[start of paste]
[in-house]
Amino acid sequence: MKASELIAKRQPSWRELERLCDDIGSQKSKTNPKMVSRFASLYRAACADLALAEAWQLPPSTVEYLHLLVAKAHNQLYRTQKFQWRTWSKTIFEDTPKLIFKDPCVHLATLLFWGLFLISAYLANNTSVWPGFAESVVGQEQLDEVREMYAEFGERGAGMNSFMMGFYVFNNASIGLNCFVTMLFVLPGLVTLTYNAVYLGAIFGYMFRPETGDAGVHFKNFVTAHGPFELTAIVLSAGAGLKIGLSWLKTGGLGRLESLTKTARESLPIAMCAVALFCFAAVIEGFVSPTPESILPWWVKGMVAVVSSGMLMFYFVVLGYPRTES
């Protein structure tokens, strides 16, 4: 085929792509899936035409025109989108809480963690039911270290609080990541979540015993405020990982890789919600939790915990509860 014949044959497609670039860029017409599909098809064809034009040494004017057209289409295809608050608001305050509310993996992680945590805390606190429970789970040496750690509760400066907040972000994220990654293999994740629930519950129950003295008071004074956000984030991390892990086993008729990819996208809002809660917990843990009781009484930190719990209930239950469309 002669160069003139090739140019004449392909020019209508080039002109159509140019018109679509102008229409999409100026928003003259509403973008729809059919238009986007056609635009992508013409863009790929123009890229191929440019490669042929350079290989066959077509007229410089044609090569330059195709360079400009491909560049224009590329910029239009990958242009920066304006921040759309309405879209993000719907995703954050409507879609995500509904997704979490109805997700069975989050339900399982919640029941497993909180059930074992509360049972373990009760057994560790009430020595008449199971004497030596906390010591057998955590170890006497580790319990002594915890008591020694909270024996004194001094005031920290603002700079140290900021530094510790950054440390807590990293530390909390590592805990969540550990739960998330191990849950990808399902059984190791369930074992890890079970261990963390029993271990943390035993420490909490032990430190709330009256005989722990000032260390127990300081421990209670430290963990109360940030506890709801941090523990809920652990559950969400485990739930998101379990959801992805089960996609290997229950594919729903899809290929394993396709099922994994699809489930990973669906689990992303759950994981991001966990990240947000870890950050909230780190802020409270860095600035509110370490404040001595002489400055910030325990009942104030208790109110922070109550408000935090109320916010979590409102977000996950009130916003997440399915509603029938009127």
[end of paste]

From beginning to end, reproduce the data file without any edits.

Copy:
[in-house]
Amino acid sequence: MKASELIAKRQPSWRELERLCDDIGSQKSKTNPKMVSRFASLYRAACADLALAEAWQLPPSTVEYLHLLVAKAHNQLYRTQKFQWRTWSKTIFEDTPKLIFKDPCVHLATLLFWGLFLISAYLANNTSVWPGFAESVVGQEQLDEVREMYAEFGERGAGMNSFMMGFYVFNNASIGLNCFVTMLFVLPGLVTLTYNAVYLGAIFGYMFRPETGDAGVHFKNFVTAHGPFELTAIVLSAGAGLKIGLSWLKTGGLGRLESLTKTARESLPIAMCAVALFCFAAVIEGFVSPTPESILPWWVKGMVAVVSSGMLMFYFVVLGYPRTES
């Protein structure tokens, strides 16, 4: 085929792509899936035409025109989108809480963690039911270290609080990541979540015993405020990982890789919600939790915990509860 014949044959497609670039860029017409599909098809064809034009040494004017057209289409295809608050608001305050509310993996992680945590805390606190429970789970040496750690509760400066907040972000994220990654293999994740629930519950129950003295008071004074956000984030991390892990086993008729990819996208809002809660917990843990009781009484930190719990209930239950469309 002669160069003139090739140019004449392909020019209508080039002109159509140019018109679509102008229409999409100026928003003259509403973008729809059919238009986007056609635009992508013409863009790929123009890229191929440019490669042929350079290989066959077509007229410089044609090569330059195709360079400009491909560049224009590329910029239009990958242009920066304006921040759309309405879209993000719907995703954050409507879609995500509904997704979490109805997700069975989050339900399982919640029941497993909180059930074992509360049972373990009760057994560790009430020595008449199971004497030596906390010591057998955590170890006497580790319990002594915890008591020694909270024996004194001094005031920290603002700079140290900021530094510790950054440390807590990293530390909390590592805990969540550990739960998330191990849950990808399902059984190791369930074992890890079970261990963390029993271990943390035993420490909490032990430190709330009256005989722990000032260390127990300081421990209670430290963990109360940030506890709801941090523990809920652990559950969400485990739930998101379990959801992805089960996609290997229950594919729903899809290929394993396709099922994994699809489930990973669906689990992303759950994981991001966990990240947000870890950050909230780190802020409270860095600035509110370490404040001595002489400055910030325990009942104030208790109110922070109550408000935090109320916010979590409102977000996950009130916003997440399915509603029938009127």